France’s new tech tax, approved by the government earlier this year, is quite explicitly aimed at the US tech giants, who have for the most part proven been quite adept at avoiding taxation. So much so, that the new taxes are often referred to as the ‘GAFA tax’ (Google, Apple, Facebook and Amazon).
The legislation itself doesn’t name specific companies of course, rather it’s a tax of three percent tax on French revenues for tech companies with global sales of over €750 million, and French sales of over €25 million per year.
But these specific thresholds mean it’s mostly US companies that will be affected. Indeed US President Donald Trump has interpreted the tax as a direct attack on US companies, threatening a new tax on French wine in response.
But the reality is that it’s not just the Googles, Facebooks and Amazons of the world that will be hit – French Finance Minister Bruno Le Maire told Le Parisien that Chinese, Spanish and British companies would also be affected, as well as one French company – ad tech business Criteo.
All of which raises a potential worry for the ad tech industry. Whilst it might be tempting for those concerned by the tech giants’ dominance of digital advertising to welcome GAFA taxes, ad tech companies might be concerned that measures which hurt Google, Facebook and Amazon will end up hurting them as well.
Giuseppe de Martino, president of ASIC (the French Association of Internet Community Services), told VAN that while the government’s intentions might be to reign in the tech giants, it may not have really appreciated how wide an effect the tax could have. “We already know that thirty tech companies will have to pay the tax and that several French firms are very close to reaching the amount,” he said. “There has been no impact study by the government.”
TECH IN France, another French tech trade body, similarly said that the tax will hit companies already paying substantial amounts of tax in France, rather than just the international companies who are avoiding paying much tax. It also warned that since the tax is based on turnover, it will more significantly affect the profitability of companies like ad tech businesses whose business models are built on intermediation (since the same money may be taxed multiple times).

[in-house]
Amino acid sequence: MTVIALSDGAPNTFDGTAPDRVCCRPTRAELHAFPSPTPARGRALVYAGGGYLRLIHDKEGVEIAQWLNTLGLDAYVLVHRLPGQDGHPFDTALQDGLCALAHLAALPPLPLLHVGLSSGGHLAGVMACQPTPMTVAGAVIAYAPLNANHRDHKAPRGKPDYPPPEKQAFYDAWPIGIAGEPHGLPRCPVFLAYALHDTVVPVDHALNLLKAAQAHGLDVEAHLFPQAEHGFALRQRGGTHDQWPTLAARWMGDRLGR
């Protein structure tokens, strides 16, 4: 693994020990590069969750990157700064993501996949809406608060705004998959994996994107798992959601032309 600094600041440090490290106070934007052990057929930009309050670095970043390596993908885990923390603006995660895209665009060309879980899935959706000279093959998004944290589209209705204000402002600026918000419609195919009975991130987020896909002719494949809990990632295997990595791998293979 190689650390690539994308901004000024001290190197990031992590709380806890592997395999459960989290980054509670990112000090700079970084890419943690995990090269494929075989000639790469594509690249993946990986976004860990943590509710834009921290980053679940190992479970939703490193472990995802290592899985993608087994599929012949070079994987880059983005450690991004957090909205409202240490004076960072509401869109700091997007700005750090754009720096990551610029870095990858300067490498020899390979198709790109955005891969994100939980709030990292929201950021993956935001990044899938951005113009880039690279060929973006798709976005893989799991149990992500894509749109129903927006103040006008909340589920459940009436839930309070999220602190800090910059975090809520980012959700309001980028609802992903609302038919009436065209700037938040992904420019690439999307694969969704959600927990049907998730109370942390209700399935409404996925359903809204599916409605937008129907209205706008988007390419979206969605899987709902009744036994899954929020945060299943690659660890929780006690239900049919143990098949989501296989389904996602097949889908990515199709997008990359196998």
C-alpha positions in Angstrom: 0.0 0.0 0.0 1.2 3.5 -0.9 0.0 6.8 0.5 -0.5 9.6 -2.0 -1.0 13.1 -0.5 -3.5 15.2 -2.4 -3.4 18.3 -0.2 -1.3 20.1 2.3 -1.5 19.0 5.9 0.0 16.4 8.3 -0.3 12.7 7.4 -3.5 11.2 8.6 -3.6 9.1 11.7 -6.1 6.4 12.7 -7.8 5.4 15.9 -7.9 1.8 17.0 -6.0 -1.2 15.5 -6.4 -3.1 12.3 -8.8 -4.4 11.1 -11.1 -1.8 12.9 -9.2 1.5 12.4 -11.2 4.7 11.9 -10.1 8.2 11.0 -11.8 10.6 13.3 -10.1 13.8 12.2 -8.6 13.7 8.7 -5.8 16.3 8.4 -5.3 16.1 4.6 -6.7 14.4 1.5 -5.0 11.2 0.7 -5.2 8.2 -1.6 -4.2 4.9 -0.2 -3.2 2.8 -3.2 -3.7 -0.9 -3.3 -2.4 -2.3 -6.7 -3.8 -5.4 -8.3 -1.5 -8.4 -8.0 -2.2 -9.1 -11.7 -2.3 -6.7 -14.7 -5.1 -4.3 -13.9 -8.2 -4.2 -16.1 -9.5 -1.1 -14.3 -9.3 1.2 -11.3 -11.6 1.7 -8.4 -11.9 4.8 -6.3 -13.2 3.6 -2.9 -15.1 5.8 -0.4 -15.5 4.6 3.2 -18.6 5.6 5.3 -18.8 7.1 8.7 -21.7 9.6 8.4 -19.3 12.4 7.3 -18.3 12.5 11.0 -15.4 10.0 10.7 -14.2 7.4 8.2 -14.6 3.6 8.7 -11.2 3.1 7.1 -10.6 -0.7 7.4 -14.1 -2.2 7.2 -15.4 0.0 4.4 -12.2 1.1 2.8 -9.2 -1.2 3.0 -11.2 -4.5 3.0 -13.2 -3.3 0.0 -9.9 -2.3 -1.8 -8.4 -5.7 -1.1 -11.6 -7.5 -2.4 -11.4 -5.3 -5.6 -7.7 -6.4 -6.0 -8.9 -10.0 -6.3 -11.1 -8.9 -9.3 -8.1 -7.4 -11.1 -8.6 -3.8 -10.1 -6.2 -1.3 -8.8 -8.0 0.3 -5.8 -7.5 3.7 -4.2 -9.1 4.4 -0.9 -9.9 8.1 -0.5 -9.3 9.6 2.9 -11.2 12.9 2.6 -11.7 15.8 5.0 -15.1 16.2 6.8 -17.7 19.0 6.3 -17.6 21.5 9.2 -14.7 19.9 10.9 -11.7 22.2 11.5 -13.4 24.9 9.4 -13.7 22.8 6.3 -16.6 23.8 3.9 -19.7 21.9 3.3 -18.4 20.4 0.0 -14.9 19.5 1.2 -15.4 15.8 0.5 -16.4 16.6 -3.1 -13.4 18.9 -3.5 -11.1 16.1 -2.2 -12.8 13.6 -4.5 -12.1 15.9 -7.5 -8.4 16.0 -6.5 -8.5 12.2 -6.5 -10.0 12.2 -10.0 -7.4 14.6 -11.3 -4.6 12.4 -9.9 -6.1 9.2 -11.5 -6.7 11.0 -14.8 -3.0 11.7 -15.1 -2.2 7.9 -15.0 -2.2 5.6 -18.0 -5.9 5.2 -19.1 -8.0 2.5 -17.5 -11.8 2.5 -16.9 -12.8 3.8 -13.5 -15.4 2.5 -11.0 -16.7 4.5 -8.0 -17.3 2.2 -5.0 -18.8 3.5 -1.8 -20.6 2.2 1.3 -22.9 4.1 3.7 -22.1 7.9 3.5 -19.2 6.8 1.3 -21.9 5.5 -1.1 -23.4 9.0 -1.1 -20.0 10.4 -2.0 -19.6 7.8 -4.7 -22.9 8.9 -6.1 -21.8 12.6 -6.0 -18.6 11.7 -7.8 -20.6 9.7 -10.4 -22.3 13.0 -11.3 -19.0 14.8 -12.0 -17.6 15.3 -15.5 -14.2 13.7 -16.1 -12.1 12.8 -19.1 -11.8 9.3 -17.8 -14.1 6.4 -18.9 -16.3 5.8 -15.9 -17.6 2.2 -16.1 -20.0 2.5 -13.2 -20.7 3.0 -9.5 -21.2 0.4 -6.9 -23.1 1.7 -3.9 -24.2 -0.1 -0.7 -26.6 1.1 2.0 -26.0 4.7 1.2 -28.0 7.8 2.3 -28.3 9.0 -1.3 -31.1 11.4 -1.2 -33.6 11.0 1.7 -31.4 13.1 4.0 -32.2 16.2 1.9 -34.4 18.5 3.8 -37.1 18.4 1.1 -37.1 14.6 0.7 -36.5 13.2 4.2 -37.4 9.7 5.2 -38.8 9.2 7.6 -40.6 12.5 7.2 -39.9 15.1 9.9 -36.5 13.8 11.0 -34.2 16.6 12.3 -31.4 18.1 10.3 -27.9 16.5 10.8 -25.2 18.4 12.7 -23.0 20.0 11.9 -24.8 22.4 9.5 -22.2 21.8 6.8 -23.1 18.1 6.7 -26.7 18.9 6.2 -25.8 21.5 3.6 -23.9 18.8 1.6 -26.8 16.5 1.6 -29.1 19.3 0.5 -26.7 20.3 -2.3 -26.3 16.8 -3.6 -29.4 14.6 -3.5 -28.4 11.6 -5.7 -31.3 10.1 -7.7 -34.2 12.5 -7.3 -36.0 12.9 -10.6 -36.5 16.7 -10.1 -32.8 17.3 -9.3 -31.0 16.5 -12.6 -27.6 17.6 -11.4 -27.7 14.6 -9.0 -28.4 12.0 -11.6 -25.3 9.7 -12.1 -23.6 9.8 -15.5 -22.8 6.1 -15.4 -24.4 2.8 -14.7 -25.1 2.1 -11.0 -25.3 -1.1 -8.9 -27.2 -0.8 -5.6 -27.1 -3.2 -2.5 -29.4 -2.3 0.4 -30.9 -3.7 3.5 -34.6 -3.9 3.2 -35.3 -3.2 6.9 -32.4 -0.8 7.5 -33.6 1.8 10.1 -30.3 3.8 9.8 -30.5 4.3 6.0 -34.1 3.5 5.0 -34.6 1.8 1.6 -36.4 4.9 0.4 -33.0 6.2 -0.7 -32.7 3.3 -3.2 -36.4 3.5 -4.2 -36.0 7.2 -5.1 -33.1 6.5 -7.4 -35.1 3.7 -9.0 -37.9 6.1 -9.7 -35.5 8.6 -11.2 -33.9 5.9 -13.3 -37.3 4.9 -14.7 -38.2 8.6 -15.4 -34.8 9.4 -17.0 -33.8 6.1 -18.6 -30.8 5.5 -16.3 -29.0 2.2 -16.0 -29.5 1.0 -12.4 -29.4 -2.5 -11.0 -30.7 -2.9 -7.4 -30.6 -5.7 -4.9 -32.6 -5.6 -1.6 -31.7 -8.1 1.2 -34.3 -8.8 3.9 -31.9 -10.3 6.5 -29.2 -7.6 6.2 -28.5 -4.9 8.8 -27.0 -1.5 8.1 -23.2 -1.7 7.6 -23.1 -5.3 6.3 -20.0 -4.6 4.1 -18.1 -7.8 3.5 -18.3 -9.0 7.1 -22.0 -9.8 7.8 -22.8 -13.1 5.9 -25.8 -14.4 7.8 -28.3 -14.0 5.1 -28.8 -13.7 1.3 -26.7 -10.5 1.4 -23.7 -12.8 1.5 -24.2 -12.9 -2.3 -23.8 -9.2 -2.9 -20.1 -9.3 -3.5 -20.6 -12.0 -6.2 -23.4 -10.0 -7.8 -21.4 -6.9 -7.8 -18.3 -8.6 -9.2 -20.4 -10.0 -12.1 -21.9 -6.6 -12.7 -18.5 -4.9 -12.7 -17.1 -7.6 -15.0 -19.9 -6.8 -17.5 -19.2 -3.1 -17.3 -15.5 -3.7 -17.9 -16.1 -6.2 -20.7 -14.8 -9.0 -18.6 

Sarah Simon, an analyst at Berenberg Bank, a German investment bank, is less concerned. ”Obviously they reduce the amount of profits that can be generated in the markets where the taxes are imposed. But they’re applied to everybody generating those revenues in France, so it’s just an extra cost of doing business. It’s not something that we spend a lot of time sweating about.” And ad tech companies like Criteo may choose to pass on these extra costs to advertisers, similarly to how Amazon plans to pass the cost on to businesses which use its marketplace platform.
Criteo itself has not said much about the impact of the tax, but CFO Benoit Fouilland did briefly mention the French tax, as well as a similar tax in Italy, on a call with investors earlier this year (before it was approved by the French government). “We were hopeful that we will not be impacted by the digital tax in France,” he said. “And it looks like now that it’s passed the first step in Parliament that we are going to be impacted to the extent of total for the France and Italy of around $7 million that are accounted for in our cost of sales,” he added.